*While most hit shows stay on air past their prime these days, Seinfeld was still putting up huge ratings numbers in its ninth and final season. As Jerry told Louis C.K. on CICGC, “My show was about four single people living this certain type of lifestyle. We didn’t want to do Kramer’s fiftieth birthday party.”

“Man, I gotta get on that internet,” Jerry once quipped on Seinfeld. Now 59 years old, he certainly seems to have gotten a hang of the web. In addition to CICGC, he recently participated in a Reddit AMA (ask me anything), where he discussed with his fans everything from cars to failed Seinfeld scripts (Jerry buys a handgun?) to the revelation that the secret behind Seinfeld‘s success was that Jerry was actually the straight man to Kramer, George and Elaine.

It’s not that I appreciate Jerry Seinfeld because he can still achieve success four decades after he started his career. I appreciate him because he’s still trying new things. The media, especially the internet, can be a cruel place, even for its most treasured celebrities. Jerry Seinfeld, or any other performer of his status, has very little to gain from putting himself out there again and again.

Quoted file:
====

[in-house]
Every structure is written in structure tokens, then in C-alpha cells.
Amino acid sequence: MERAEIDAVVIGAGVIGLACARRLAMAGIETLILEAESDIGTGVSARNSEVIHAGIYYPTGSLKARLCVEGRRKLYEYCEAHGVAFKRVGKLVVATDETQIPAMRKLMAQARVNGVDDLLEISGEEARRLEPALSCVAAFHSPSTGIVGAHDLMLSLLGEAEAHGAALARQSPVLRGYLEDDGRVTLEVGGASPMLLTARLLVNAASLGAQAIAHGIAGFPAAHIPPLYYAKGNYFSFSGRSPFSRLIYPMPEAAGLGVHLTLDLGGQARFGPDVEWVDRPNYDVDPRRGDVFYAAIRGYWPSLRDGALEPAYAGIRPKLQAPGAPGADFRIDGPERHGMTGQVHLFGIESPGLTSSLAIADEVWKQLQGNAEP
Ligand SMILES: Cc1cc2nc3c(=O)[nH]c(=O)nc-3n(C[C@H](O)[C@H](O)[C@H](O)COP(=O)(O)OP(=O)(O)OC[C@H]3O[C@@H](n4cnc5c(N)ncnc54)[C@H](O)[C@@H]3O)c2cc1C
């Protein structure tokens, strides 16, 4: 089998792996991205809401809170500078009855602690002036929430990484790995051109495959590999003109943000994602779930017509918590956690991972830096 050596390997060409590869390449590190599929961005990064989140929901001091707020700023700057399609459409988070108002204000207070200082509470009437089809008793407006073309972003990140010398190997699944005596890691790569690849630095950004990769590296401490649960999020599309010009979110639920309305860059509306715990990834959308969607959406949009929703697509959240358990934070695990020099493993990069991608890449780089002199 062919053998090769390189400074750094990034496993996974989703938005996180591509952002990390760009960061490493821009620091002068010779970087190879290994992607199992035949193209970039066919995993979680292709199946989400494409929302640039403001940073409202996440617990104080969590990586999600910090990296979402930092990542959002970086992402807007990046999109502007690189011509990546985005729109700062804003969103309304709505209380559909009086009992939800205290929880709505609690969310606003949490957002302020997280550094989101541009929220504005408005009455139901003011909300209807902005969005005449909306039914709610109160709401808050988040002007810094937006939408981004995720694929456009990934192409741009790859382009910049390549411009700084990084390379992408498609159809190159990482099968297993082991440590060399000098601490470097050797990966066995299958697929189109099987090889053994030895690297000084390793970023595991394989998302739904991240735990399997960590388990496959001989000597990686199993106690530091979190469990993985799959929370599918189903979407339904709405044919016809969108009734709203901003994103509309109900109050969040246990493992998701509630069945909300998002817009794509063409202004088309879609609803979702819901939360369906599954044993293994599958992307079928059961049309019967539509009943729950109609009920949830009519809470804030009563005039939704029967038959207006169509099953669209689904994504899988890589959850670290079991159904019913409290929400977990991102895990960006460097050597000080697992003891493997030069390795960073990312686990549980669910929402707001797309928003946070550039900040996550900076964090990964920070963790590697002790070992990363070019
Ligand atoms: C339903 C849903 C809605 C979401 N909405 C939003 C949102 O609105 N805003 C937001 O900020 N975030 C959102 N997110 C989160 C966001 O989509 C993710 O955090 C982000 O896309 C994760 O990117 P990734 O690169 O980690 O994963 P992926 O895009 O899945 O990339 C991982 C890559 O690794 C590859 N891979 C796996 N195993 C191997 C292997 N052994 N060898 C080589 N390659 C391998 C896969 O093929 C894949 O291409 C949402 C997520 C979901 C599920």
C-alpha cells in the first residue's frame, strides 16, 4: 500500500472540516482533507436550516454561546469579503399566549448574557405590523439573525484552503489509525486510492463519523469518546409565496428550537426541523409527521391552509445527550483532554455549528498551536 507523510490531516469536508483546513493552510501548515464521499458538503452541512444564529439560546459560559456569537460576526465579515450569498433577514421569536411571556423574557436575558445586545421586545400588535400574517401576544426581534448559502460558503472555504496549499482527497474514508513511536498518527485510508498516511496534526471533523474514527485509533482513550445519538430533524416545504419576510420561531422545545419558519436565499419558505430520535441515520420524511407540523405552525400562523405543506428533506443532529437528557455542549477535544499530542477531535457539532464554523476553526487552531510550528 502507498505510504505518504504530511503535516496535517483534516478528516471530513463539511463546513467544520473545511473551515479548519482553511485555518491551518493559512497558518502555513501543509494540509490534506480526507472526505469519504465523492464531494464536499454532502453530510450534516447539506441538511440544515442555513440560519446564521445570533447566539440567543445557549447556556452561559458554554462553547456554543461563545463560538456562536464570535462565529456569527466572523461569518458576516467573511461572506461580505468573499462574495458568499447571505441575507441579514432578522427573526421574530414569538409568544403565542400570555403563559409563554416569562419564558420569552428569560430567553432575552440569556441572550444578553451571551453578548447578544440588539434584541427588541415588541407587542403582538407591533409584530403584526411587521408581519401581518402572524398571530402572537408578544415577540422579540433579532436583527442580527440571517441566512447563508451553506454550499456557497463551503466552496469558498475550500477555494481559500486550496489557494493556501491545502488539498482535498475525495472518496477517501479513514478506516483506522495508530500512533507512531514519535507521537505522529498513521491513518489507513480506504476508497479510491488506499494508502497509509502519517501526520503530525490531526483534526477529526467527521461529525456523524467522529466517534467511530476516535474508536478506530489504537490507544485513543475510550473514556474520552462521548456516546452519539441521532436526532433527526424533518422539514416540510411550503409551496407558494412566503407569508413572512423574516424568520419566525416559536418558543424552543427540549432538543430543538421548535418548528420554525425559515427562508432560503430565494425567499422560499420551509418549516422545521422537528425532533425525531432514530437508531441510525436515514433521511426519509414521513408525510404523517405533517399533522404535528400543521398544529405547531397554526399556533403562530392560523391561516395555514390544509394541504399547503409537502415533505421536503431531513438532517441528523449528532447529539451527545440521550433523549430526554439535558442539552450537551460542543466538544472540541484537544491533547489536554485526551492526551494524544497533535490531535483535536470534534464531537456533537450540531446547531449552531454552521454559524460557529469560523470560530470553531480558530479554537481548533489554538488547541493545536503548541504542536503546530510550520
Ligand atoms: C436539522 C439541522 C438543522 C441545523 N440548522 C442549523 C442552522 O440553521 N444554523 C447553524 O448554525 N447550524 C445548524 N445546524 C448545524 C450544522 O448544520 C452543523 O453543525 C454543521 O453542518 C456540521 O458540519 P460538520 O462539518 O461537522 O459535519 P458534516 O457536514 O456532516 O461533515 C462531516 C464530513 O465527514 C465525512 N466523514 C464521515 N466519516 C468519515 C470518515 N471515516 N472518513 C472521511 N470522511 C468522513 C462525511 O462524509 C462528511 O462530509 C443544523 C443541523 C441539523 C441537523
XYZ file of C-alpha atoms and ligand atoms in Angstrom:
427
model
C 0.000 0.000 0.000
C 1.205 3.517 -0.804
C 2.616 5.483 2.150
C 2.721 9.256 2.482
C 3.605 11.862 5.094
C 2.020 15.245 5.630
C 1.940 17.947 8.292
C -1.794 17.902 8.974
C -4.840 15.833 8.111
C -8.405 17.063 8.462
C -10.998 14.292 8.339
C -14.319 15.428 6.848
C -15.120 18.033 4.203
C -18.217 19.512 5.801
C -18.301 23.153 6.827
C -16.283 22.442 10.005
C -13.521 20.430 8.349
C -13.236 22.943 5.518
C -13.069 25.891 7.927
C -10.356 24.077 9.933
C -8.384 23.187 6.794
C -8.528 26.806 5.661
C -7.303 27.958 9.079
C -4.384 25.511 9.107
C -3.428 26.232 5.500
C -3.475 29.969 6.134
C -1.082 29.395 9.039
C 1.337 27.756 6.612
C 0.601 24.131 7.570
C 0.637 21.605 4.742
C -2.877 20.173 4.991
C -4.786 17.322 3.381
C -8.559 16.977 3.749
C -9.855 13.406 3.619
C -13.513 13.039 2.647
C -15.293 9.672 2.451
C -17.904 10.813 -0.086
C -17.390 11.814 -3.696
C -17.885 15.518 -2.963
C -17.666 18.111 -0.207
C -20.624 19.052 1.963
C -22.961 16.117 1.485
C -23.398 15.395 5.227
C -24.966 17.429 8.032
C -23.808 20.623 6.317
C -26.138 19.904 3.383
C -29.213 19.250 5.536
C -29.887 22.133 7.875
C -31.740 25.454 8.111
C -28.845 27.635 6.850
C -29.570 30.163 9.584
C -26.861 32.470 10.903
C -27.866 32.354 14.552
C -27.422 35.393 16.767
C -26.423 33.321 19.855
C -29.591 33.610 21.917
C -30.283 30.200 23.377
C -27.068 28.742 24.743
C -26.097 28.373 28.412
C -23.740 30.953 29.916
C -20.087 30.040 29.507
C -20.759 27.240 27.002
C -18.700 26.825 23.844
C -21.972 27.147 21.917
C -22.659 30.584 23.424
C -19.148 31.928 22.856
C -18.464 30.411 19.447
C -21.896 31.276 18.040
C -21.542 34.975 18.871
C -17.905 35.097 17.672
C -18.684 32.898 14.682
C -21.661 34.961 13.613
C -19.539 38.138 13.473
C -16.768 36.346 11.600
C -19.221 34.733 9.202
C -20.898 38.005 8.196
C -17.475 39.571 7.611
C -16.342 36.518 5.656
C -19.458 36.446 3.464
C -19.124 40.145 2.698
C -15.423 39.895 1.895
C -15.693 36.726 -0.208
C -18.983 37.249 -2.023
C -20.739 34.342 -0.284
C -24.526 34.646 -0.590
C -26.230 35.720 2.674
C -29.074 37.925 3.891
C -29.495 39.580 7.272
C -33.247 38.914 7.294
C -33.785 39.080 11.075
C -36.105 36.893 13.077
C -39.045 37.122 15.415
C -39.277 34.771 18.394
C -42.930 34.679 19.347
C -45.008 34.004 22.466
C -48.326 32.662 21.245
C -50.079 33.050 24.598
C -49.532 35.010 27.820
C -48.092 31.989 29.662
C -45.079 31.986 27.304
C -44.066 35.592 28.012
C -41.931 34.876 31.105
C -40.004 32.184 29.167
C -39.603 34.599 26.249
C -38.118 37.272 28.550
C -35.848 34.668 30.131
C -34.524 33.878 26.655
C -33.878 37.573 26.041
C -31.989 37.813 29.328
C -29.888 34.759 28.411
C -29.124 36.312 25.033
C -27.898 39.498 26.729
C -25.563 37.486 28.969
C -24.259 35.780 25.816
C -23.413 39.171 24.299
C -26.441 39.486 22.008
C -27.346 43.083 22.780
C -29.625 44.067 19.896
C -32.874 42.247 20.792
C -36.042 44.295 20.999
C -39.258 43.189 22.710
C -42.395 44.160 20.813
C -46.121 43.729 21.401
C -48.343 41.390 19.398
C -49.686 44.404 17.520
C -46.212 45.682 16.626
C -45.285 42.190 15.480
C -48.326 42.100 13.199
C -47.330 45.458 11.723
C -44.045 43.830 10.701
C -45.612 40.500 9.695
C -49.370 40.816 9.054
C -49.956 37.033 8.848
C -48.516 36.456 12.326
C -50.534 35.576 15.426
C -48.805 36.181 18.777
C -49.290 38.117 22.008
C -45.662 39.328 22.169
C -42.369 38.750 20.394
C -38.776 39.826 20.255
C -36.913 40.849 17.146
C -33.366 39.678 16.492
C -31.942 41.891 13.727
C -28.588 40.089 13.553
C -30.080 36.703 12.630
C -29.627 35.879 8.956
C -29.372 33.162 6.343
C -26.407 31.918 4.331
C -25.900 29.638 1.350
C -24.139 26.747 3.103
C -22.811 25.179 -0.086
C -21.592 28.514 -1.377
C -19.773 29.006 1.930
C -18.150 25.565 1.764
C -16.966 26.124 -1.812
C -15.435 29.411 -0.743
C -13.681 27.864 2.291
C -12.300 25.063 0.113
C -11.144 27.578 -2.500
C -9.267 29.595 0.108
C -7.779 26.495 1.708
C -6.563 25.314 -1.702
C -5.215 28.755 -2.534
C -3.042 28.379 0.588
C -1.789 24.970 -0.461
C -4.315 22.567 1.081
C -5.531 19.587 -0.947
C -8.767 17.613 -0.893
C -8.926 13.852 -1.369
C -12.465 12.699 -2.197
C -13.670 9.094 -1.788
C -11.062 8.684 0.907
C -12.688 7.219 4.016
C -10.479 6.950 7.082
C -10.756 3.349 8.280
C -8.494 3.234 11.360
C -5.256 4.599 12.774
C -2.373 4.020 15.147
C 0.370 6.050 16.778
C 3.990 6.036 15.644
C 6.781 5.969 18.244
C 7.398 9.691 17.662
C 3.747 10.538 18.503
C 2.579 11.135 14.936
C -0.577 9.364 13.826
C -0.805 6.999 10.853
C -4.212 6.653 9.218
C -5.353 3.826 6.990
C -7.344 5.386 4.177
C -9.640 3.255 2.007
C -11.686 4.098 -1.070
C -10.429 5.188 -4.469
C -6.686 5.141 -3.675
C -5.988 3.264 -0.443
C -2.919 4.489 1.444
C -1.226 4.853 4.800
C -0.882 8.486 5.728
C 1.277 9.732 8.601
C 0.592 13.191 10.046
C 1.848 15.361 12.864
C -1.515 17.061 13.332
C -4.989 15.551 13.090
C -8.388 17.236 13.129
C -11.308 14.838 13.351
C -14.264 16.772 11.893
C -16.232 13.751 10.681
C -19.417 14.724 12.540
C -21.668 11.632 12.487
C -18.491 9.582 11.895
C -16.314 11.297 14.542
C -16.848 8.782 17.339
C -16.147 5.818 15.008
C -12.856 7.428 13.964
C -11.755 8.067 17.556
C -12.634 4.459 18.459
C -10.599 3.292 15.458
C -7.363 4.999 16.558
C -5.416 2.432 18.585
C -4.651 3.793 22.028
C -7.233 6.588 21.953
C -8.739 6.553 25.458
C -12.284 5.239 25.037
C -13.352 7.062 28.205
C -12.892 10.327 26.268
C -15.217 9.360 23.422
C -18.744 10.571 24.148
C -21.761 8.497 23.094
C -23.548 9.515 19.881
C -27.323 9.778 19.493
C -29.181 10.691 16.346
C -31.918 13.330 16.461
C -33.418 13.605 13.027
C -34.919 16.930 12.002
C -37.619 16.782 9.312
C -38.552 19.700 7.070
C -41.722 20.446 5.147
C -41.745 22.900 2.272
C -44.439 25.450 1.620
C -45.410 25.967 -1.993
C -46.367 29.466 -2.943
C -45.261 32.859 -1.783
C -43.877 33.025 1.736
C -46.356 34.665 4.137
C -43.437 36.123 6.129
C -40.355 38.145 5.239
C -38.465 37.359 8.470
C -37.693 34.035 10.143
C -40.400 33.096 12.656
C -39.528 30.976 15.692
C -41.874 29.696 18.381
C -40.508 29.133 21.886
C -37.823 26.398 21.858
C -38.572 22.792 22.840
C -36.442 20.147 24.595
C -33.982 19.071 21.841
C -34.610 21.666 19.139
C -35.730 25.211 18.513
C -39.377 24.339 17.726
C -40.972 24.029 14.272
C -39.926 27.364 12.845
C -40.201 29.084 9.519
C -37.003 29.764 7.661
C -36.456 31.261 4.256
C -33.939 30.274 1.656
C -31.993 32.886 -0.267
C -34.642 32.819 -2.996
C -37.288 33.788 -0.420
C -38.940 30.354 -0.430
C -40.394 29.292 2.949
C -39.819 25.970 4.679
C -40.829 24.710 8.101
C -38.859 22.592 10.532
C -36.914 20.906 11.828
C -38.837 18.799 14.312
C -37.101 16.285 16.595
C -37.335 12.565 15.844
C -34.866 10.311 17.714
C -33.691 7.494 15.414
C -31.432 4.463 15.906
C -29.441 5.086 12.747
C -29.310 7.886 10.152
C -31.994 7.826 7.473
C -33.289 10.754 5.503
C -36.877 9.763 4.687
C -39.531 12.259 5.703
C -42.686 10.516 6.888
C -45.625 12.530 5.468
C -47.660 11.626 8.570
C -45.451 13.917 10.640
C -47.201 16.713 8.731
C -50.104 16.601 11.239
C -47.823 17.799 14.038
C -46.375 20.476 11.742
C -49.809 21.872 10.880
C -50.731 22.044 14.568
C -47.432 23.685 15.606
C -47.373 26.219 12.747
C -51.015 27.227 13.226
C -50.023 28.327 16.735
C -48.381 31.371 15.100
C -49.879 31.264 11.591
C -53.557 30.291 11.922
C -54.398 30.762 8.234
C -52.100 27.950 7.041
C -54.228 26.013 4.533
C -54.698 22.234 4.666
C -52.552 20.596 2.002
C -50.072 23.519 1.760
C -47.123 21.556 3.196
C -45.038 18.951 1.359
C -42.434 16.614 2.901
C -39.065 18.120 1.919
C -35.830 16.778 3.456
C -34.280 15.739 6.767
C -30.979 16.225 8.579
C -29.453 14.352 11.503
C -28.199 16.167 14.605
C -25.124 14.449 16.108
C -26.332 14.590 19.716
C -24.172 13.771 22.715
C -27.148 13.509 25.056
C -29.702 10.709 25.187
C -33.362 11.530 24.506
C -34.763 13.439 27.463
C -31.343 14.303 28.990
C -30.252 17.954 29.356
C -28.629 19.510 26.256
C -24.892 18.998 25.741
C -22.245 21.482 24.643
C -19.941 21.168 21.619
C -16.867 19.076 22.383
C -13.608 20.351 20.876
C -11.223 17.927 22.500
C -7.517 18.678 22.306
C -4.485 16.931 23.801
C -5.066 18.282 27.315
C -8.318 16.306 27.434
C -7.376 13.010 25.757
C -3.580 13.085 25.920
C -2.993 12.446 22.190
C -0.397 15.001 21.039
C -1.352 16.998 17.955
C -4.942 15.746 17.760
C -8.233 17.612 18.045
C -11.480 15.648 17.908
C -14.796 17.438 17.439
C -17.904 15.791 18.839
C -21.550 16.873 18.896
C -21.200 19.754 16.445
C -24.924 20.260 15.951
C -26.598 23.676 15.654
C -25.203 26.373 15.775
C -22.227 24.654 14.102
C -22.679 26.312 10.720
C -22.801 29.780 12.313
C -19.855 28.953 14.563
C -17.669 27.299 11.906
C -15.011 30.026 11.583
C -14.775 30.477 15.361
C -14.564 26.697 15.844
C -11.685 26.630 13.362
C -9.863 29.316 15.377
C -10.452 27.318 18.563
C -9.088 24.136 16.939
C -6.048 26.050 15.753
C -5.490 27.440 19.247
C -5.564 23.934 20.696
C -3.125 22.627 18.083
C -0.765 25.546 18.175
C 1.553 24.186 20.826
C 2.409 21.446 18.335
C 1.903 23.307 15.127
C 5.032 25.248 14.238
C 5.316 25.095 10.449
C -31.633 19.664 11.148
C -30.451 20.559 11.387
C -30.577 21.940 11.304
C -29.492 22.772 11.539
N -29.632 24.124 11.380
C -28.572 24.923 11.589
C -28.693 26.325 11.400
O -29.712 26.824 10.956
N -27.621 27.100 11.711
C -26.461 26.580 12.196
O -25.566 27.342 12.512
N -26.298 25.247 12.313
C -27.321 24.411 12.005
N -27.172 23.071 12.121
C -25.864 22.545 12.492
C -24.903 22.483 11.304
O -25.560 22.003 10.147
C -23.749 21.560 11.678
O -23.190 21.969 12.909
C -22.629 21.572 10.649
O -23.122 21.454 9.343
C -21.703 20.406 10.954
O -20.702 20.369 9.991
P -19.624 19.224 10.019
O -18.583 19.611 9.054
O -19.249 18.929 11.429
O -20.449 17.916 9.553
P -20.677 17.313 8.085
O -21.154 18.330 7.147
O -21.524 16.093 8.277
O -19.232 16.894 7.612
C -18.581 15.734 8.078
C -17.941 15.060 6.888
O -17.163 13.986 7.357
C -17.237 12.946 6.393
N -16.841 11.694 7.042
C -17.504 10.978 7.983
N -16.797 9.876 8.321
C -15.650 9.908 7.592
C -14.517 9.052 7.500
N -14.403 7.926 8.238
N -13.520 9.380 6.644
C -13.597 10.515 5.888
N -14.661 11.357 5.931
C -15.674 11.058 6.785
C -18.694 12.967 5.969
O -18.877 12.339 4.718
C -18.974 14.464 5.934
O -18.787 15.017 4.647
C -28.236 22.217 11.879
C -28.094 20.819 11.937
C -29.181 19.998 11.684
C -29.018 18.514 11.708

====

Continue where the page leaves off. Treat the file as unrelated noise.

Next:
Maybe it’s an addiction, and he simply can’t help himself. It’s the idea, which Jerry himself has talked about, that he simply can’t stop looking at the world from a comedian’s perspective. So many little things in life will always be funny to him, and he’ll always be looking for ways to articulate and disseminate those funny moments in a stand-up routine or a script or simply a filmed conversation with a fellow comedian.

In his Reddit AMA Jerry he hinted at a new “big, huge, gigantic” project he’s working on with Larry David, which has fans like myself intrigued. Will it be as successful as Seinfeld? Probably not. But that’s not really the point, is it? The point is that, in Kramer’s words, Jerry’s out there, and he seems to be loving every minute of it.